after initiating the consistency group using asynchronous mirroring, initiating local to local copying from a local copy source data unit to the first local primary source data unit as a local copy target data unit of the local copy source data unit wherein a second track of the local copy source data unit stores second existing data in the second track, said local to local copying including overwriting tracks of the first local primary source data unit with existing data from corresponding tracks of the local copy source data unit;
updating the second existing data of the second track of the local copy source data unit with update data;
prior to overwriting the first existing data of the first track of the first local primary source data unit with the second existing data of the second track of the local copy source data unit, reading the first existing data of the first track of the first local primary source data unit for mirroring the first existing data to a corresponding track of the first remote secondary target data unit; and
overwriting the first existing data of the first track of the first local primary source data unit with the second existing data of the second track of the local copy source data unit after reading the first existing data of the corresponding first track of the first local primary source data unit for mirroring the first existing data to a corresponding track of the first remote secondary target data unit.

14. The computer program product of claim 13 wherein the local to local copying includes creating a point-in-time snap copy of the local copy source data unit to the first local primary source data unit of the consistency group, as a local copy target data unit of the local copy source data unit, the operations further comprising local to local copying the first existing data read from the first track of the first local primary source data unit to a local primary side file for subsequent mirroring of the first existing data from the local primary side file to the corresponding track of the first remote secondary target data unit.

15. The computer program product of claim 14 wherein the initiating local to local copying from the local copy source data unit to the first local primary source data unit as a local copy target data unit of the local copy source data unit includes providing a local copy target data unit bitmap data structure associated with the first local primary source data unit as a local copy target data unit of the local copy source data unit wherein a set bit of the local copy target data unit bitmap data structure associated with the first track of the first local primary source data unit indicates that the first track of the first local primary source data unit retains the first existing data such that the second existing data of the second track of the local copy source data unit remains to be copied by the local to local copying to the first track of the first local primary source data unit and wherein a reset bit of the local copy target data unit bitmap data structure associated with the first track of the first local primary source data unit indicates that the first track of the first local primary source data unit contains the second existing data such that the second existing data of the second track of the local copy source data unit has been copied by the local to local copying to the first track of the first local primary source data unit.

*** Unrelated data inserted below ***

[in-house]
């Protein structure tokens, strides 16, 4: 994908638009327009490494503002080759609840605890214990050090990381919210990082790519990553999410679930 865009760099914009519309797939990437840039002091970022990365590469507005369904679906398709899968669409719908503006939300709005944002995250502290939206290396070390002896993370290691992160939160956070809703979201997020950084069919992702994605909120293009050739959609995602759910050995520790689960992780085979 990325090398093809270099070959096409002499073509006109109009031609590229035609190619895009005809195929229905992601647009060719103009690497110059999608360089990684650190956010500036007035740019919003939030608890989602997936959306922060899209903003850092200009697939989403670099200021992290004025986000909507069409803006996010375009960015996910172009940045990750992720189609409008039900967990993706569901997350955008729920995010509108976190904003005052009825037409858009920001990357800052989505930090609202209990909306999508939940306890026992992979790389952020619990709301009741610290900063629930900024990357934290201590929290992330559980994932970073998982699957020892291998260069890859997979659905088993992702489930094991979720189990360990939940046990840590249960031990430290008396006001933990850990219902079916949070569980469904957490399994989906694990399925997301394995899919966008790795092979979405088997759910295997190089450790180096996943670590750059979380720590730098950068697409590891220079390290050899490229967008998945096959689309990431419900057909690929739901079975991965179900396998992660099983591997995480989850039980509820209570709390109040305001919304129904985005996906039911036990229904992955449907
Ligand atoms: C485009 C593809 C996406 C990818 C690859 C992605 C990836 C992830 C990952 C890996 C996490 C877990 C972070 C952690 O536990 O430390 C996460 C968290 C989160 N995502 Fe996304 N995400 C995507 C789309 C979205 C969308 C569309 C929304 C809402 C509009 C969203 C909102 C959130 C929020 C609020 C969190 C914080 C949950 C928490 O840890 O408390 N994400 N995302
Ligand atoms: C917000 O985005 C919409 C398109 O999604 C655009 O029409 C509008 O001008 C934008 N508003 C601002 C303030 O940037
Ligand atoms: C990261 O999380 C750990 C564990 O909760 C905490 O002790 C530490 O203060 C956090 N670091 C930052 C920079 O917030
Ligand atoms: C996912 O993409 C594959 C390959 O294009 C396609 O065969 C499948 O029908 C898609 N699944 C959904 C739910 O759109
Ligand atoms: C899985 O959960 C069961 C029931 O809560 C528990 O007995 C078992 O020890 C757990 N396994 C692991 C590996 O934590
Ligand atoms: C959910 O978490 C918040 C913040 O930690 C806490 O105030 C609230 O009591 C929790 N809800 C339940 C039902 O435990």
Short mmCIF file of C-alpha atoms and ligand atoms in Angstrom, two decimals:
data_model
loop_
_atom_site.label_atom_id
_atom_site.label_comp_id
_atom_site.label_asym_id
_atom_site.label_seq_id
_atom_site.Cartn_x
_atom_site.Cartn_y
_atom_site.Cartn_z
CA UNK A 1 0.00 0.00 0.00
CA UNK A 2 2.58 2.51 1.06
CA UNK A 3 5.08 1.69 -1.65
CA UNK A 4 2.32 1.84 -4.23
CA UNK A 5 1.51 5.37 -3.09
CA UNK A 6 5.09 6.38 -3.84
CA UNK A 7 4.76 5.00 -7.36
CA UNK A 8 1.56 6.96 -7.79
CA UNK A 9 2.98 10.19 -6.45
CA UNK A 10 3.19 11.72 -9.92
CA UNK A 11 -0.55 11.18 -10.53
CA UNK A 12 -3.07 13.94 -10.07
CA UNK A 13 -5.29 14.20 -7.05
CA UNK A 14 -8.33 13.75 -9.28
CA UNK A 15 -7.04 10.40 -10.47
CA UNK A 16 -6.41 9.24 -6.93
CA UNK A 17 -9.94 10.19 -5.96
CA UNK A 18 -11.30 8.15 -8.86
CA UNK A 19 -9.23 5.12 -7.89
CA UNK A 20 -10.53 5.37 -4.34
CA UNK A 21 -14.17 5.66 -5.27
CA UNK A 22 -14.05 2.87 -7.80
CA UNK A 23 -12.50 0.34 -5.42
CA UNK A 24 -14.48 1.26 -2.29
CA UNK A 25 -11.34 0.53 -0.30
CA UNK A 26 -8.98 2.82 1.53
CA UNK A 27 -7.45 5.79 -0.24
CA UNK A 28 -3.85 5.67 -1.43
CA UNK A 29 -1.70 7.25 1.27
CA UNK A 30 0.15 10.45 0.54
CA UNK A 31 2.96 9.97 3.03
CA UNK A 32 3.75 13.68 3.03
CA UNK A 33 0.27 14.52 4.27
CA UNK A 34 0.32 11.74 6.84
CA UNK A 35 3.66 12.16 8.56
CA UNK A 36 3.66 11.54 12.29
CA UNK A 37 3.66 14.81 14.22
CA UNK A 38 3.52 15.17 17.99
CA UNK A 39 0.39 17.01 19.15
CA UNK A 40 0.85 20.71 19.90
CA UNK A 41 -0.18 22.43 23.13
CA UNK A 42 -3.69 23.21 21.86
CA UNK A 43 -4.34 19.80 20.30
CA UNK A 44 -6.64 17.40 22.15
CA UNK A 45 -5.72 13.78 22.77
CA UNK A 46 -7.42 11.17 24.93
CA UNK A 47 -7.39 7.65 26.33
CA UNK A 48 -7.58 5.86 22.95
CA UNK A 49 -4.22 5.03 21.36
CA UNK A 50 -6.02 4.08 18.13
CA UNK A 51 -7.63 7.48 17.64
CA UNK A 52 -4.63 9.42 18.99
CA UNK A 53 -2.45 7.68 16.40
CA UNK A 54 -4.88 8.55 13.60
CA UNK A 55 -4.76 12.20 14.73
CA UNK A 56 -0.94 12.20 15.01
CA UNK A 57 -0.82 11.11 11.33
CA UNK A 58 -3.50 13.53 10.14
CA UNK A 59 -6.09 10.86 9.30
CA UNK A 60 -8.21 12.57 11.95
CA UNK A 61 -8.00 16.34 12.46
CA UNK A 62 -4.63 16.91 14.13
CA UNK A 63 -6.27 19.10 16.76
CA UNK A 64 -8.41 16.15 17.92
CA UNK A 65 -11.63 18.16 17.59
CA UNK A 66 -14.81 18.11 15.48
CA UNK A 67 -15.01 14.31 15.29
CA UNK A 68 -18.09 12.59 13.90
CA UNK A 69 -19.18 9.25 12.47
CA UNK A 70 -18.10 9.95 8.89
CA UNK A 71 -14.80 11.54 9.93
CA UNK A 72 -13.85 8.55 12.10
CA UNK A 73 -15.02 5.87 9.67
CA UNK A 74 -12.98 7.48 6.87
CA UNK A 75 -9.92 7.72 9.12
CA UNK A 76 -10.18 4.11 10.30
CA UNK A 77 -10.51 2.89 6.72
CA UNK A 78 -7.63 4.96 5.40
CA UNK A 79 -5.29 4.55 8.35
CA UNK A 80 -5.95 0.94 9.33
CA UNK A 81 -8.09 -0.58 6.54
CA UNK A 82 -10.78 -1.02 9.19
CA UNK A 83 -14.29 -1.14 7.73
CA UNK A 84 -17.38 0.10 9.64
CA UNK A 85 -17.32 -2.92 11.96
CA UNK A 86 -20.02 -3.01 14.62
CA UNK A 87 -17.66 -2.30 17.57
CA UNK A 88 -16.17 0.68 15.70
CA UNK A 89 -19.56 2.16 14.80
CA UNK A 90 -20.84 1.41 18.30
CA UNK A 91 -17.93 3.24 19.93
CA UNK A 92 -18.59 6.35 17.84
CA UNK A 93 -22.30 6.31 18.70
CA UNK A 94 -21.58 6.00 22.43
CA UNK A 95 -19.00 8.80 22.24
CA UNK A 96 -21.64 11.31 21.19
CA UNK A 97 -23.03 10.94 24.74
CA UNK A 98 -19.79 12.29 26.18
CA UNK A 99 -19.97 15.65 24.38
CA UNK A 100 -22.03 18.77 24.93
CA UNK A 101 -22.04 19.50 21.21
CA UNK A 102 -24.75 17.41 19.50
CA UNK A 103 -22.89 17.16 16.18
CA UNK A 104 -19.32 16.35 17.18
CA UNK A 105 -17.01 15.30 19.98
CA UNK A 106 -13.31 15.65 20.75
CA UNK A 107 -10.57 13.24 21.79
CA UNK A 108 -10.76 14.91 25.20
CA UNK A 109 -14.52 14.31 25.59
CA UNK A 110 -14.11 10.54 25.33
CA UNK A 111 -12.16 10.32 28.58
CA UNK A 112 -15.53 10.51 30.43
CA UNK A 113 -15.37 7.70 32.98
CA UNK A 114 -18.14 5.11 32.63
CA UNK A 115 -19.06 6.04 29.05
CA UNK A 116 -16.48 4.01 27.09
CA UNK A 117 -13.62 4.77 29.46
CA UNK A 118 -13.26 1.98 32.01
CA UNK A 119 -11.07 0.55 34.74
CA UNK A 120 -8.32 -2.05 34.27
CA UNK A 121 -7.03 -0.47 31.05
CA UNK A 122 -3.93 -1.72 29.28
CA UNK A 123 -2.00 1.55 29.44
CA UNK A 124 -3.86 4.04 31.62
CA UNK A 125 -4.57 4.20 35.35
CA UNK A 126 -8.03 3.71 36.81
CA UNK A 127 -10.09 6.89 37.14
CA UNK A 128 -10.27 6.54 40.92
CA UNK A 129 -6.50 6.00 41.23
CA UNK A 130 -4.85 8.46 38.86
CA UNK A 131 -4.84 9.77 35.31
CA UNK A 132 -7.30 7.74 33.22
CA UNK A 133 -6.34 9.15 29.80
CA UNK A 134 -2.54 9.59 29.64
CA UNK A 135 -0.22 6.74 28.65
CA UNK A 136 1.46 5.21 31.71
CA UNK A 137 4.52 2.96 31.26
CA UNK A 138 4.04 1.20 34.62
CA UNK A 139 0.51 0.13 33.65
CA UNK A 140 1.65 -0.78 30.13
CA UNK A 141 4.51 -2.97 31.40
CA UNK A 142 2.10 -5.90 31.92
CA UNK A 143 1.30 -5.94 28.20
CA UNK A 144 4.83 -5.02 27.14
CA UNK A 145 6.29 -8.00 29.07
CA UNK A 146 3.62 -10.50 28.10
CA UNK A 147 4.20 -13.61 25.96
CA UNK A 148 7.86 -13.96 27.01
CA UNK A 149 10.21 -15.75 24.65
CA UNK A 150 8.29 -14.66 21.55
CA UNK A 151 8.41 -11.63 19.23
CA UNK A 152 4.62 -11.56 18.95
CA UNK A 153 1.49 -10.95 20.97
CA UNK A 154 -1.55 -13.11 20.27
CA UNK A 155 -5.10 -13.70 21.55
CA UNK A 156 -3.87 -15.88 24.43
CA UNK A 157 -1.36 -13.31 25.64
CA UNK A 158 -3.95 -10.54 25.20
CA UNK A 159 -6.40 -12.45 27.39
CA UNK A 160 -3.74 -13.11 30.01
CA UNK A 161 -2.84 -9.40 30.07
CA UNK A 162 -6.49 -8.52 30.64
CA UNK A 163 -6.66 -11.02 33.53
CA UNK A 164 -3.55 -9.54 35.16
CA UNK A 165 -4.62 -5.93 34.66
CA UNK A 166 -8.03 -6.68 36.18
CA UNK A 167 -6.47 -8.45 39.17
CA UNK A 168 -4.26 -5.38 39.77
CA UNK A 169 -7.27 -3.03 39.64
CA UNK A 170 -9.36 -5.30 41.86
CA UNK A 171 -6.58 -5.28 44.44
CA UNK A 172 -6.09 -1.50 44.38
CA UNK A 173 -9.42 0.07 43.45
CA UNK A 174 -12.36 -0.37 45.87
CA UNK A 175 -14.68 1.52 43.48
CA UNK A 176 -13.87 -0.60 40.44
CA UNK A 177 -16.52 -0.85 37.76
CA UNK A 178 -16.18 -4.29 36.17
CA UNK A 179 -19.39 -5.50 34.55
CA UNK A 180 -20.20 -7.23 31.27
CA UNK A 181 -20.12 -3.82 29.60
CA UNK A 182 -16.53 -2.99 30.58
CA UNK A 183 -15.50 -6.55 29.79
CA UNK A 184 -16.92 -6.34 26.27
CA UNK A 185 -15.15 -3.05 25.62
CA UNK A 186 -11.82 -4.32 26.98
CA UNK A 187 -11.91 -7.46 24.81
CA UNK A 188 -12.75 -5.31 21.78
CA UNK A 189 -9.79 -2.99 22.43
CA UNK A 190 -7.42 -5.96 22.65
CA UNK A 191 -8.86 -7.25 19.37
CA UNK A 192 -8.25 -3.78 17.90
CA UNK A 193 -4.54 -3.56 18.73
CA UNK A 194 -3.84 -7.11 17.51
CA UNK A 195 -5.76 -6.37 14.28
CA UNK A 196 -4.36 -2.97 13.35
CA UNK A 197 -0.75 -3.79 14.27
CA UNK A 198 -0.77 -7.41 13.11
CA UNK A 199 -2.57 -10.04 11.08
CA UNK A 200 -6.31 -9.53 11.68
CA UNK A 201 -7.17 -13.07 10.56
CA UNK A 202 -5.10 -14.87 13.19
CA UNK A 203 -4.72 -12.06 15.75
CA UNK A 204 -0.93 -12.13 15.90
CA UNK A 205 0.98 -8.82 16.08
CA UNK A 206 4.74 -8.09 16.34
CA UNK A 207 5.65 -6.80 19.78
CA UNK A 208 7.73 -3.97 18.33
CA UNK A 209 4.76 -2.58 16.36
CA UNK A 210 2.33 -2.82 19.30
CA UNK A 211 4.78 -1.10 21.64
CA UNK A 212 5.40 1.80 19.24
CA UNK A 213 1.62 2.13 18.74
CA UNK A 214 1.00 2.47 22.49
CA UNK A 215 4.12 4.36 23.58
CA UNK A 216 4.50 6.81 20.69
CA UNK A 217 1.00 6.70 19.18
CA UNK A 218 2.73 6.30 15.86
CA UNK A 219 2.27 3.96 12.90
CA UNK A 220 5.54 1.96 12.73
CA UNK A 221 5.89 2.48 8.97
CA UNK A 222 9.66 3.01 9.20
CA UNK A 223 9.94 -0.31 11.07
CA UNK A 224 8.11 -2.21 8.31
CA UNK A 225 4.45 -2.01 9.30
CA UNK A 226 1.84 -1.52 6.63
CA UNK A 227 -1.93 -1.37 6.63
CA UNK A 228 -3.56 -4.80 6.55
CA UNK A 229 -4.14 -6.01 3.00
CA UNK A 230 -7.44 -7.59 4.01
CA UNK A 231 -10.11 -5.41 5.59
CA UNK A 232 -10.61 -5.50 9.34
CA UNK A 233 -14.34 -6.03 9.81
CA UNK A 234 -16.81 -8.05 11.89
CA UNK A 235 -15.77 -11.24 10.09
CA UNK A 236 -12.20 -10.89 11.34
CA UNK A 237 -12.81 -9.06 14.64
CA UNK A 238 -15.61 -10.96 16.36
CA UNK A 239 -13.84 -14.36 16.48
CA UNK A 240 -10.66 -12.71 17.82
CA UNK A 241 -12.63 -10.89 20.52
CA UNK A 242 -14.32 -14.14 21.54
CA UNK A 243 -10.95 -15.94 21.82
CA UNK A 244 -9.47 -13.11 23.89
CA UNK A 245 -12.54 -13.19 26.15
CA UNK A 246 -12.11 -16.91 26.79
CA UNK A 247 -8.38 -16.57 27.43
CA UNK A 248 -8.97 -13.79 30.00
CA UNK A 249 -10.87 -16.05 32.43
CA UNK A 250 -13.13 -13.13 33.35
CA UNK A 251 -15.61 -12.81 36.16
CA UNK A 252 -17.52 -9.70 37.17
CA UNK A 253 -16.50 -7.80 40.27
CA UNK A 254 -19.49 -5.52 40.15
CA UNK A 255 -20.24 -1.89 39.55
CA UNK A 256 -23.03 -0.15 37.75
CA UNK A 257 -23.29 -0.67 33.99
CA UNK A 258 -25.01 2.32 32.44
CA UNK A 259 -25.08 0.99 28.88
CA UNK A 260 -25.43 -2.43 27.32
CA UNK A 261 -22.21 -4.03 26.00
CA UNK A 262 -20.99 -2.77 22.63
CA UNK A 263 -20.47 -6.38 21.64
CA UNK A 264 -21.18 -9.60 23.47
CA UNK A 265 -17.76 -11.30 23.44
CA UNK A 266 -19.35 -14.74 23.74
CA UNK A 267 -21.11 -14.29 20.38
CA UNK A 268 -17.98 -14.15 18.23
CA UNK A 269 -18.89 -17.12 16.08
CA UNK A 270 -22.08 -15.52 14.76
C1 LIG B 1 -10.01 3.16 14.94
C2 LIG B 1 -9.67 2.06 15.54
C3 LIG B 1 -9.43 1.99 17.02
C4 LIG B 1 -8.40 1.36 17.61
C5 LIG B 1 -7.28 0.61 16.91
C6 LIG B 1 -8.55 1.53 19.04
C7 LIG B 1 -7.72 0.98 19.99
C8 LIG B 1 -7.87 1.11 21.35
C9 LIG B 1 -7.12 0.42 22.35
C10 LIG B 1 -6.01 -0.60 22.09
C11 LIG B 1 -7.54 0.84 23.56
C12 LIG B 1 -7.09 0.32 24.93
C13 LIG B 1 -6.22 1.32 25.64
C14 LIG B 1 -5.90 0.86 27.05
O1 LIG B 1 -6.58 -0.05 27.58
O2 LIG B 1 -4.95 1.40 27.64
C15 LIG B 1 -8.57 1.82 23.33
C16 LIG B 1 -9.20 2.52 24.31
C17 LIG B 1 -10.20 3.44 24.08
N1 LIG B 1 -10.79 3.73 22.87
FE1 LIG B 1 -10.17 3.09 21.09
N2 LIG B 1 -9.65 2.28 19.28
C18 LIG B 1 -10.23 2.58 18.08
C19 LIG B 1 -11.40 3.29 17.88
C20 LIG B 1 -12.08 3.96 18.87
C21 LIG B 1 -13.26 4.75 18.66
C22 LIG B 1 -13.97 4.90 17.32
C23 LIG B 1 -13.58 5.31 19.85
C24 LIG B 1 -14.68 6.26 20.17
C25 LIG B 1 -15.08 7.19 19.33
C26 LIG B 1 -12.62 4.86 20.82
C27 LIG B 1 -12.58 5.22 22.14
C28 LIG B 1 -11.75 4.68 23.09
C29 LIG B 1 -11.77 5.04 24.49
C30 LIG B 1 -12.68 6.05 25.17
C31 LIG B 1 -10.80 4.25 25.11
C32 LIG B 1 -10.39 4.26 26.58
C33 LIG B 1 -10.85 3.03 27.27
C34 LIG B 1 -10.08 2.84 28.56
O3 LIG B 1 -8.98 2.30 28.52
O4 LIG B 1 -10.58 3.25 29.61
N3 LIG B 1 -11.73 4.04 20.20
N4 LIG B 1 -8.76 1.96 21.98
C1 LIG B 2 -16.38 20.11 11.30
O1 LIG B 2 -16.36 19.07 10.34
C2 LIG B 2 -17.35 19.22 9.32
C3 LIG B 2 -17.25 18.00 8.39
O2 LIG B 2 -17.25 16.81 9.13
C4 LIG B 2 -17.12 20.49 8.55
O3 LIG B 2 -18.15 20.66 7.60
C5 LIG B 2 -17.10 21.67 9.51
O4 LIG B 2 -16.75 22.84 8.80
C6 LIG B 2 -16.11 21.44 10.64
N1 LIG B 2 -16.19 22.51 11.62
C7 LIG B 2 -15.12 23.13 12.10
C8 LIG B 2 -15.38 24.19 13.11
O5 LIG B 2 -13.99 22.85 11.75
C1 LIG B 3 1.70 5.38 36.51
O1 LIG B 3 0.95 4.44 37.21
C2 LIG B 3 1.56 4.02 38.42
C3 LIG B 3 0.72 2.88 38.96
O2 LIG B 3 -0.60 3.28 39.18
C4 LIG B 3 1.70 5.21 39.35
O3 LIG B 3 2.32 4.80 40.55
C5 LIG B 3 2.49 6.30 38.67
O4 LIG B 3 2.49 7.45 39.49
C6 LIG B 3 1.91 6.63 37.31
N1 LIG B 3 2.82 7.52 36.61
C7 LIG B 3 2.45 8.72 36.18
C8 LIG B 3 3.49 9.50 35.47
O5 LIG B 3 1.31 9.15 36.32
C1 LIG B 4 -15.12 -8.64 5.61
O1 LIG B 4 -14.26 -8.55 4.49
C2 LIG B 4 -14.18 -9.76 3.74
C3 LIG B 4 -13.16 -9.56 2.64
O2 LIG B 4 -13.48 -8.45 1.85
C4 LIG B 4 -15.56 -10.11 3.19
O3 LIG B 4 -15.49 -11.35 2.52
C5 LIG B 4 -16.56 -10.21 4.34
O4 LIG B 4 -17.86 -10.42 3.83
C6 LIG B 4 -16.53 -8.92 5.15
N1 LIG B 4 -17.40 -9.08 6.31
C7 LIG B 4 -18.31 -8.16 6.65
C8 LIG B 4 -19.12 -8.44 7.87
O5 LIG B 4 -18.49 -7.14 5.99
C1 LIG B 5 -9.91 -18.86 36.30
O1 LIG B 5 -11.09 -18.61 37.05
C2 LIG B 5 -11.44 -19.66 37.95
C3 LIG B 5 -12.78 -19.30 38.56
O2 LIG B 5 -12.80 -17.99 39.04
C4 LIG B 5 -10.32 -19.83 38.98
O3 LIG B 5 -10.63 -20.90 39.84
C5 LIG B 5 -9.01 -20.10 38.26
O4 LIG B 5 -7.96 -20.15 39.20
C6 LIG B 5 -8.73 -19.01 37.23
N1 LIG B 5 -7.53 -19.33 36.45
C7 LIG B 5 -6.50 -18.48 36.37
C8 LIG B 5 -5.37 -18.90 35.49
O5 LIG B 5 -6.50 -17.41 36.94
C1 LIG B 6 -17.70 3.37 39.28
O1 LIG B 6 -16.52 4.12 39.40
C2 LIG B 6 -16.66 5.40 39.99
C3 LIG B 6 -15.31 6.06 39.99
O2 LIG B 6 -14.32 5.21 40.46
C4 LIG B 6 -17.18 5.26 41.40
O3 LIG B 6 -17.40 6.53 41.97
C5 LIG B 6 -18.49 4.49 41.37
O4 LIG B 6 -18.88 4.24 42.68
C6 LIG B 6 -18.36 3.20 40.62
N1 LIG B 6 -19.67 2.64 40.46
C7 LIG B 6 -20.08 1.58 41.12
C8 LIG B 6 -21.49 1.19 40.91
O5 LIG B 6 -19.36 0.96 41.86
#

16. The computer program product of claim 15 wherein the operations further comprise mirroring the first existing data to a corresponding track of the first remote secondary target data unit, said mirroring including determining a status of the bit of the local copy target data unit bitmap data structure associated with the first track of the first local primary source data unit, and if determined to be reset, mirroring the first existing data from the local primary side file to the corresponding track of the first remote secondary target data unit and if determined to be set, mirroring the first existing data from the first track of the first local primary source data unit.

17. The computer program product of claim 15 wherein the operations further comprise in response to a host conducting a read operation directed to the first track of the first local primary source data unit, determining a status of the bit of the local copy target data unit bitmap data structure associated with the first track of the first local primary source data unit, and if determined to be reset, direct the host read operation to read the second existing data from the first track of the first local primary source data unit and if determined to be set, redirect the host read operation to read the second track of the local copy source data unit.

18. The computer program product of claim 13 wherein the operations further comprise prior to overwriting the first existing data of the corresponding first track of the first local primary source data unit with the second existing data of the second track of the local copy source data unit, waiting to complete mirroring of the first existing data to a corresponding track of the first remote secondary target data unit, so that the overwriting the first existing data of the first track of the first local primary source data unit with the second existing data of the second track of the local copy source data unit occurs after the first existing data of the first track of the first local primary source data unit is read and mirrored to a corresponding track of the first remote secondary target data unit.

Patent History
Publication number: 20190339874
Type: Application
Filed: Jul 12, 2019
Publication Date: Nov 7, 2019
Inventors: Theresa M. Brown (Tucson, AZ), Anthony J. Ciaravella (Tucson, AZ), Nicolas M. Clayton (Warrington), Michael S. Gagner (Tucson, AZ), Theodore T. Harris, Jr. (Tucson, AZ), Mark L. Lipets (Tucson, AZ), Gregory E. McBride (Vail, AZ), Carol S. Mellgren (Tucson, AZ), Matthew J. Ward (Vail, AZ)
Application Number: 16/510,623
Classifications
International Classification: G06F 3/06 (20060101); G06F 11/14 (20060101);